Molecular adaptability of nucleoside diphosphate kinase b from trypanosomatid parasites: stability, oligomerization and structural determinants of nucleotide binding
Data de publicação2011-01-01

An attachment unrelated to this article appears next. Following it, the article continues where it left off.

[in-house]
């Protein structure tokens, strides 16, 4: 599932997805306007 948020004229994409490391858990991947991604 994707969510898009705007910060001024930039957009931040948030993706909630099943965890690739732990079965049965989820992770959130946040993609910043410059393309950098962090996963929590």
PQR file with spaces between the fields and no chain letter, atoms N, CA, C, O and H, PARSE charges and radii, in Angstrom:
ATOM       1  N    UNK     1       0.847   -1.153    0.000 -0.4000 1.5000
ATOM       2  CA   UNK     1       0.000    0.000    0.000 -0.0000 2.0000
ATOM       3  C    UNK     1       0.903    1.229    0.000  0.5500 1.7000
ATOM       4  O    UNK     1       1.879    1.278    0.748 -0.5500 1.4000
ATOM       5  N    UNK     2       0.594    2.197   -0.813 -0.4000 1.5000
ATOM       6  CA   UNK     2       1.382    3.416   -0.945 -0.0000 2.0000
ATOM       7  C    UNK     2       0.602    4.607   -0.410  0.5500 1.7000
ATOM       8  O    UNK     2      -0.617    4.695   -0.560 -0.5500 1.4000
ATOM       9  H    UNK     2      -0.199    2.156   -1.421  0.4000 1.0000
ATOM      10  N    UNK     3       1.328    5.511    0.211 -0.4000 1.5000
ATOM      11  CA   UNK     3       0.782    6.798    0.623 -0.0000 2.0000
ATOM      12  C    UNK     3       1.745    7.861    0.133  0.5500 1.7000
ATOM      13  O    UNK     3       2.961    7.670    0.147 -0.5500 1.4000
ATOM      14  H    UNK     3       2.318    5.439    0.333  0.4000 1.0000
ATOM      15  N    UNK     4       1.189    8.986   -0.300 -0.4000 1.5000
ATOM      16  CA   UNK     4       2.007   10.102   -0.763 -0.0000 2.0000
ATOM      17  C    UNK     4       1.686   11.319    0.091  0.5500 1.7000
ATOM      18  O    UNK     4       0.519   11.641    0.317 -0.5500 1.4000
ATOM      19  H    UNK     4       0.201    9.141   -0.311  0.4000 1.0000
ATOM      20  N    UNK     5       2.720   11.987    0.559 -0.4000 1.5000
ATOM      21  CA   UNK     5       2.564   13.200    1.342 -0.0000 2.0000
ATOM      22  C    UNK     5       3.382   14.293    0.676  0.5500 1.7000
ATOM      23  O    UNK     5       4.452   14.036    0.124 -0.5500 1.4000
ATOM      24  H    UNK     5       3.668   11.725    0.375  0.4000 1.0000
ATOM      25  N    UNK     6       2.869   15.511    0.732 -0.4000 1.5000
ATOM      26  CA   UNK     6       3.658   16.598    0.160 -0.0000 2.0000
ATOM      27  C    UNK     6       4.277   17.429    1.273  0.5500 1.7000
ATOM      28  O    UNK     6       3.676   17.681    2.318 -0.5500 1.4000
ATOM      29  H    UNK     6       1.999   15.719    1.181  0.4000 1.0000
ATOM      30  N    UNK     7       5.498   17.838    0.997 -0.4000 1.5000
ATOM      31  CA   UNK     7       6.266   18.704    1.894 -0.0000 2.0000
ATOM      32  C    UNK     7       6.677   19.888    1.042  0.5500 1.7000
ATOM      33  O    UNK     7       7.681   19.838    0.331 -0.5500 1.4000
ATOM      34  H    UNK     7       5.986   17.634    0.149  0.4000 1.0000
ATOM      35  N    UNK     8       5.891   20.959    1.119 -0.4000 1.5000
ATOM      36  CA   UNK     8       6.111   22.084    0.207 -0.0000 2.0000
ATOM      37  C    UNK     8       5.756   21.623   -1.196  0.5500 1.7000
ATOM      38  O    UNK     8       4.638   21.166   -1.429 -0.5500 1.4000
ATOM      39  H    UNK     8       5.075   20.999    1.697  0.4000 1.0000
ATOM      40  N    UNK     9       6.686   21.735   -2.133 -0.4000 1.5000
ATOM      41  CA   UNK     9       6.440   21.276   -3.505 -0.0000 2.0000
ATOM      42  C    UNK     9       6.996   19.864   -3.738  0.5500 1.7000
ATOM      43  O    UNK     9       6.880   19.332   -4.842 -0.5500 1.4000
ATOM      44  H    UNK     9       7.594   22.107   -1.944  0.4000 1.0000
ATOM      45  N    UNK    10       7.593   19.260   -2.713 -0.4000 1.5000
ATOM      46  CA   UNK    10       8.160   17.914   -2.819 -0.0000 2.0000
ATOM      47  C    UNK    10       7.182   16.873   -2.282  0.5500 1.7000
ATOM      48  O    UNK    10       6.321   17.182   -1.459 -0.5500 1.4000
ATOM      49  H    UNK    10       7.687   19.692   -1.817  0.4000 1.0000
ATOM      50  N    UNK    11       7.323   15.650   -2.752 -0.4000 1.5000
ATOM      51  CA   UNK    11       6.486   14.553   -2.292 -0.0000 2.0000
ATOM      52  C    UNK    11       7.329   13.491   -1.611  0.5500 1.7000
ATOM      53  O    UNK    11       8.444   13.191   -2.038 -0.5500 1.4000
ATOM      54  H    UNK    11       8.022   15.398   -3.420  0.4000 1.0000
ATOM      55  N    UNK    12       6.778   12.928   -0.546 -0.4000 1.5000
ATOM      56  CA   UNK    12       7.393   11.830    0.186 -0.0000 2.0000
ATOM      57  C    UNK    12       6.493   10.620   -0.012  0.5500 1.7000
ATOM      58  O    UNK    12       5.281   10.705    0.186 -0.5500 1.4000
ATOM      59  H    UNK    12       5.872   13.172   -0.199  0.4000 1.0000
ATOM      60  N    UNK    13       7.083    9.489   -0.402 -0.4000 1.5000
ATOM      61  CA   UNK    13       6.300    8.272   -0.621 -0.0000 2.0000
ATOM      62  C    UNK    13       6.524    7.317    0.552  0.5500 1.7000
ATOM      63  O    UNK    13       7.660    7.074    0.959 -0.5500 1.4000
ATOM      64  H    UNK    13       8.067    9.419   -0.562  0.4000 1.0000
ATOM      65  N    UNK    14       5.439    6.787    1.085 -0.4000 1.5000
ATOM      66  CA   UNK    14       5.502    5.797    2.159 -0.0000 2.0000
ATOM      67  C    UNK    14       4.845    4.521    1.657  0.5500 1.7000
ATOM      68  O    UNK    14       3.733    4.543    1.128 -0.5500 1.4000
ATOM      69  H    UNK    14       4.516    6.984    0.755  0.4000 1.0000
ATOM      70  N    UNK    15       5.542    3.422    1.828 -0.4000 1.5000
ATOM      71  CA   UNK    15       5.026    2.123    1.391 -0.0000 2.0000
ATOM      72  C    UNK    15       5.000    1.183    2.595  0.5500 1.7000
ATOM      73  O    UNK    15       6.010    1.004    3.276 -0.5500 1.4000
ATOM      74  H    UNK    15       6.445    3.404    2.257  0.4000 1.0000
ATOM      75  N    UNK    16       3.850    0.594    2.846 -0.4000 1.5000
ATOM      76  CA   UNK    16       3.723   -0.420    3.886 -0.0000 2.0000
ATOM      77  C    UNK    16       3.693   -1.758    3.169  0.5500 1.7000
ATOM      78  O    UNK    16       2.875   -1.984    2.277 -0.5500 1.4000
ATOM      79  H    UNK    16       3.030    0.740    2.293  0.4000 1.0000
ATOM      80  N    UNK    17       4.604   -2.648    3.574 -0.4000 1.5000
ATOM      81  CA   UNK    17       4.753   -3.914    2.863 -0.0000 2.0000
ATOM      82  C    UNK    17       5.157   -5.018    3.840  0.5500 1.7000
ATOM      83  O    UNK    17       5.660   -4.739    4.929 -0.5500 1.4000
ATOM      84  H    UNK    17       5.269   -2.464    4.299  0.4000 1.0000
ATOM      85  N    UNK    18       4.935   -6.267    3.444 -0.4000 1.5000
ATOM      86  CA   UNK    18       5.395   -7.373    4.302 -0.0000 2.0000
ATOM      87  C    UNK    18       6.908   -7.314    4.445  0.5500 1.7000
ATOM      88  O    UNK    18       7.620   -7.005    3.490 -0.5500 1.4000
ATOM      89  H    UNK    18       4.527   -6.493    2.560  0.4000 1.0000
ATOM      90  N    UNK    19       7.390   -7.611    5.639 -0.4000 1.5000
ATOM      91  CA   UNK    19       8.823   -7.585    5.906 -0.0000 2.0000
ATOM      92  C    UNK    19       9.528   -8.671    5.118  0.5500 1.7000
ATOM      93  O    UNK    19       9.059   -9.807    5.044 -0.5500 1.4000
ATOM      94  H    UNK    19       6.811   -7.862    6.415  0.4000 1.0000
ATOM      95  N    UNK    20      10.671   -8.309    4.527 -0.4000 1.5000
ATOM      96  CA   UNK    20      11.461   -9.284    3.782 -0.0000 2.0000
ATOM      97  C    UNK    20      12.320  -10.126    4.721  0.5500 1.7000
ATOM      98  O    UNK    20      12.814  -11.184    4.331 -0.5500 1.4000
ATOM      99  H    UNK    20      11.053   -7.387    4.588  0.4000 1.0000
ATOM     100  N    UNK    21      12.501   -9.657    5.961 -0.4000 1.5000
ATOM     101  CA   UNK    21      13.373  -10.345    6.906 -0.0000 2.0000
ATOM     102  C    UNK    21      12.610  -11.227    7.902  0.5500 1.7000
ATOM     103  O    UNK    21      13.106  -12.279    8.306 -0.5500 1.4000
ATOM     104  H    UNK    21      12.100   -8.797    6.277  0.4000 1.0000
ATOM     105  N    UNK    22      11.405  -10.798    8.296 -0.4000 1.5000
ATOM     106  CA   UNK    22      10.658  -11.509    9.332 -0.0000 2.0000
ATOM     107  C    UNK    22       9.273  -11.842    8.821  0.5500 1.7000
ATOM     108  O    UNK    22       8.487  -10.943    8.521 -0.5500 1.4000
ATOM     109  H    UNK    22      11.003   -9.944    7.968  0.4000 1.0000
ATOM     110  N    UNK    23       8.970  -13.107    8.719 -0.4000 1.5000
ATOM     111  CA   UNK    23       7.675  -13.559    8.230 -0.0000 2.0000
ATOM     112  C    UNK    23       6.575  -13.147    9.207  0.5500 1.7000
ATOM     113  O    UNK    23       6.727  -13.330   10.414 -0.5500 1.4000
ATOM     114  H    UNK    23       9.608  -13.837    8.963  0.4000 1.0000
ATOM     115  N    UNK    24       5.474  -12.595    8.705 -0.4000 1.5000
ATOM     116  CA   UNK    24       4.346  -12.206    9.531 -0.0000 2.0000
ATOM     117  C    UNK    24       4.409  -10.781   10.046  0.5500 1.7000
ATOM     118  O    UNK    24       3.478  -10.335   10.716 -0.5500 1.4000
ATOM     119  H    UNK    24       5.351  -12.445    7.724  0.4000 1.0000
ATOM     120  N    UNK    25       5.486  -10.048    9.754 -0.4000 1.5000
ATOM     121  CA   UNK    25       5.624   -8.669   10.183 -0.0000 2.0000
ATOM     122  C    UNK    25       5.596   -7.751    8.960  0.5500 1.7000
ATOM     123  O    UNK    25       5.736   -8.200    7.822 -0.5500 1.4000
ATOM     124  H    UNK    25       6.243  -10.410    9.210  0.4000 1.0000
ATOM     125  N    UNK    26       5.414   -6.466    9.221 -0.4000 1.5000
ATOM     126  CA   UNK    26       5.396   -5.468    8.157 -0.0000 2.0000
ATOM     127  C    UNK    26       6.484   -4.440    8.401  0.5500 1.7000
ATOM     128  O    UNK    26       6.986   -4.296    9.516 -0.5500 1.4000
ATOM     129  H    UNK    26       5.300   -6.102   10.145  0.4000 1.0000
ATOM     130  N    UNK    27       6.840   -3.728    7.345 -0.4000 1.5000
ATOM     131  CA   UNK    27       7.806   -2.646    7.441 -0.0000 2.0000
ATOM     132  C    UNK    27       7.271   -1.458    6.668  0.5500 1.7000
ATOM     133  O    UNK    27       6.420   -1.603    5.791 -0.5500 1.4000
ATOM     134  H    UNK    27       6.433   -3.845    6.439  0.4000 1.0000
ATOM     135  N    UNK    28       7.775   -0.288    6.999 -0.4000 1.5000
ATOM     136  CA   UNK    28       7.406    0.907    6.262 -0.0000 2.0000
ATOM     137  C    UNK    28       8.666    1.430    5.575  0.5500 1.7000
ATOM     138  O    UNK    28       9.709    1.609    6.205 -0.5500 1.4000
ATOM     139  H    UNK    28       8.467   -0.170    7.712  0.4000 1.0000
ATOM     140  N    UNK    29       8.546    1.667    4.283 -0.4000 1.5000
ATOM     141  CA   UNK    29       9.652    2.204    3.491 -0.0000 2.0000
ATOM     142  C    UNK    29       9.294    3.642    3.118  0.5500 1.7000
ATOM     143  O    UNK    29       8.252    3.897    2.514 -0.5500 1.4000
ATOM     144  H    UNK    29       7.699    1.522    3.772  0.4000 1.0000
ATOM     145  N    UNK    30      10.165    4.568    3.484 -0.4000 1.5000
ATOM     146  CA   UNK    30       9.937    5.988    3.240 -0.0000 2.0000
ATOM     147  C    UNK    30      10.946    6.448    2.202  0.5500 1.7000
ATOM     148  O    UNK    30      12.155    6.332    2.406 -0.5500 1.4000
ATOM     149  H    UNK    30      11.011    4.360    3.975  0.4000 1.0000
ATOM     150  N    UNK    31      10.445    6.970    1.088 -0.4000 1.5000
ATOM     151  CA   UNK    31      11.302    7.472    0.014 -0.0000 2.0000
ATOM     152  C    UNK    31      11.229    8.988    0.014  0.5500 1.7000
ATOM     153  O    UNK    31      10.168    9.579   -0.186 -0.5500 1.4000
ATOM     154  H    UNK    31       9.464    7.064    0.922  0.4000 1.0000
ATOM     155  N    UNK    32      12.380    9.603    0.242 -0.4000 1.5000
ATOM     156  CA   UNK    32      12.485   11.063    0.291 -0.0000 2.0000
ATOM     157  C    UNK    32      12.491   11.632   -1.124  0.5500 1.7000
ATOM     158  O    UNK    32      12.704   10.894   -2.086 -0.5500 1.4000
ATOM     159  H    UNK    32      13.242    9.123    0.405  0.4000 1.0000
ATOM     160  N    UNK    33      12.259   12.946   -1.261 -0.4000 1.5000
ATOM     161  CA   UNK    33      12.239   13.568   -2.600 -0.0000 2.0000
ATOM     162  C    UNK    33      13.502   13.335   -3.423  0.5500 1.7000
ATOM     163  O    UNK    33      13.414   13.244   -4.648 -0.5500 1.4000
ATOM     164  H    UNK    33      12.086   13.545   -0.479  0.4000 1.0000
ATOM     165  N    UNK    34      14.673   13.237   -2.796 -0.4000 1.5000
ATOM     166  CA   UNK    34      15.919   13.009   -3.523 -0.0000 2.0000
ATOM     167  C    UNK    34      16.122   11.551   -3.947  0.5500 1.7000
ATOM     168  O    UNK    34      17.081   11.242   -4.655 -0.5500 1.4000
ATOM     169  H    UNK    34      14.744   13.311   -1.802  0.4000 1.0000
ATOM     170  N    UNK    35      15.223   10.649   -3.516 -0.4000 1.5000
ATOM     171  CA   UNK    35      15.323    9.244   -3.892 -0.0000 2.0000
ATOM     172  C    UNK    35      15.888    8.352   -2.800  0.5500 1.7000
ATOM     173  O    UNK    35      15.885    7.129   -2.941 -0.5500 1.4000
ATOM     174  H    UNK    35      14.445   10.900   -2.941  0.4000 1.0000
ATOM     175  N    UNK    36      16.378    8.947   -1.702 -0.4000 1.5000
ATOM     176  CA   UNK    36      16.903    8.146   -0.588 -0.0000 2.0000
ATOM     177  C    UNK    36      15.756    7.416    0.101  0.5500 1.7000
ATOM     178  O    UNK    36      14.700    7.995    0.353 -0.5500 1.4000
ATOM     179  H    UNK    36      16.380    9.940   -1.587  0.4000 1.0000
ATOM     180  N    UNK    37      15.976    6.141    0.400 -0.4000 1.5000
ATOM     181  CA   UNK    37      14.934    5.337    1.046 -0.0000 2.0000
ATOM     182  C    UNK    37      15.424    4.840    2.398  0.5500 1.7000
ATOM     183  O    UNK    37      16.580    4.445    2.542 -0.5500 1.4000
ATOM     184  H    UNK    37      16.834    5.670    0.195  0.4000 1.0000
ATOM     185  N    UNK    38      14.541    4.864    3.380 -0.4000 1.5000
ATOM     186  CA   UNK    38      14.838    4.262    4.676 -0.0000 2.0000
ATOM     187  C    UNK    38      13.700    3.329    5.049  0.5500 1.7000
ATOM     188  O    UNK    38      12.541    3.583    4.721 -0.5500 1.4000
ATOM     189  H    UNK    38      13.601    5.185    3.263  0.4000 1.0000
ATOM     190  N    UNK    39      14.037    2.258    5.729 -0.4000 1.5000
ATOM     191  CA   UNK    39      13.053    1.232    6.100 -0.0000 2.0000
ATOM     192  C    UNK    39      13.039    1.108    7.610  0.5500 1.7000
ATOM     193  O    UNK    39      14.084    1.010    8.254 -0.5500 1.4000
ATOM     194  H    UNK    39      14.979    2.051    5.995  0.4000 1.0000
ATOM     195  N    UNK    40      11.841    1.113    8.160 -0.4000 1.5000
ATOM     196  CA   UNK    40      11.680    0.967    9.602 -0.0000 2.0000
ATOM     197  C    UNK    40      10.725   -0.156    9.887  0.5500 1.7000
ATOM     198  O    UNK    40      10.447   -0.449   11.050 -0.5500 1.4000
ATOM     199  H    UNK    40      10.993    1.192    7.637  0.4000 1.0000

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Nucleoside diphosphate kinases play a crucial role in the purine-salvage pathway of trypanosomatid protozoa and have been found in the secretome of Leishmania sp., suggesting a function related to host-cell integrity for the benefit of the parasite. Due to their importance for housekeeping functions in the parasite and by prolonging the life of host cells in infection, they become an attractive target for drug discovery and design. In this work, we describe the first structural characterization of nucleoside diphosphate kinases b from trypanosomatid parasites (tNDKbs) providing insights into their oligomerization, stability and structural determinants for nucleotide binding. Crystallographic studies of LmNDKb when complexed with phosphate, AMP and ADP showed that the crucial hydrogen-bonding residues involved in the nucleotide interaction are fully conserved in tNDKbs. Depending on the nature of the ligand, the nucleotide-binding pocket undergoes conformational changes, which leads to different cavity volumes. SAXS experiments showed that tNDKbs, like other eukaryotic NDKs, form a hexamer in solution and their oligomeric state does not rely on the presence of nucleotides or mimetics. Fluorescence-based thermal-shift assays demonstrated slightly higher stability of tNDKbs compared to human NDKb (HsNDKb), which is in agreement with the fact that tNDKbs are secreted and subjected to variations of temperature in the host cells during infection and disease development. Moreover, tNDKbs were stabilized upon nucleotide binding, whereas HsNDKb was not influenced. Contrasts on the surface electrostatic potential around the nucleotide-binding pocket might be a determinant for nucleotide affinity and protein stability differentiation. All these together demonstrated the molecular adaptation of parasite NDKbs in order to exert their biological functions intra-parasite and when secreted by regulating ATP levels of host cells.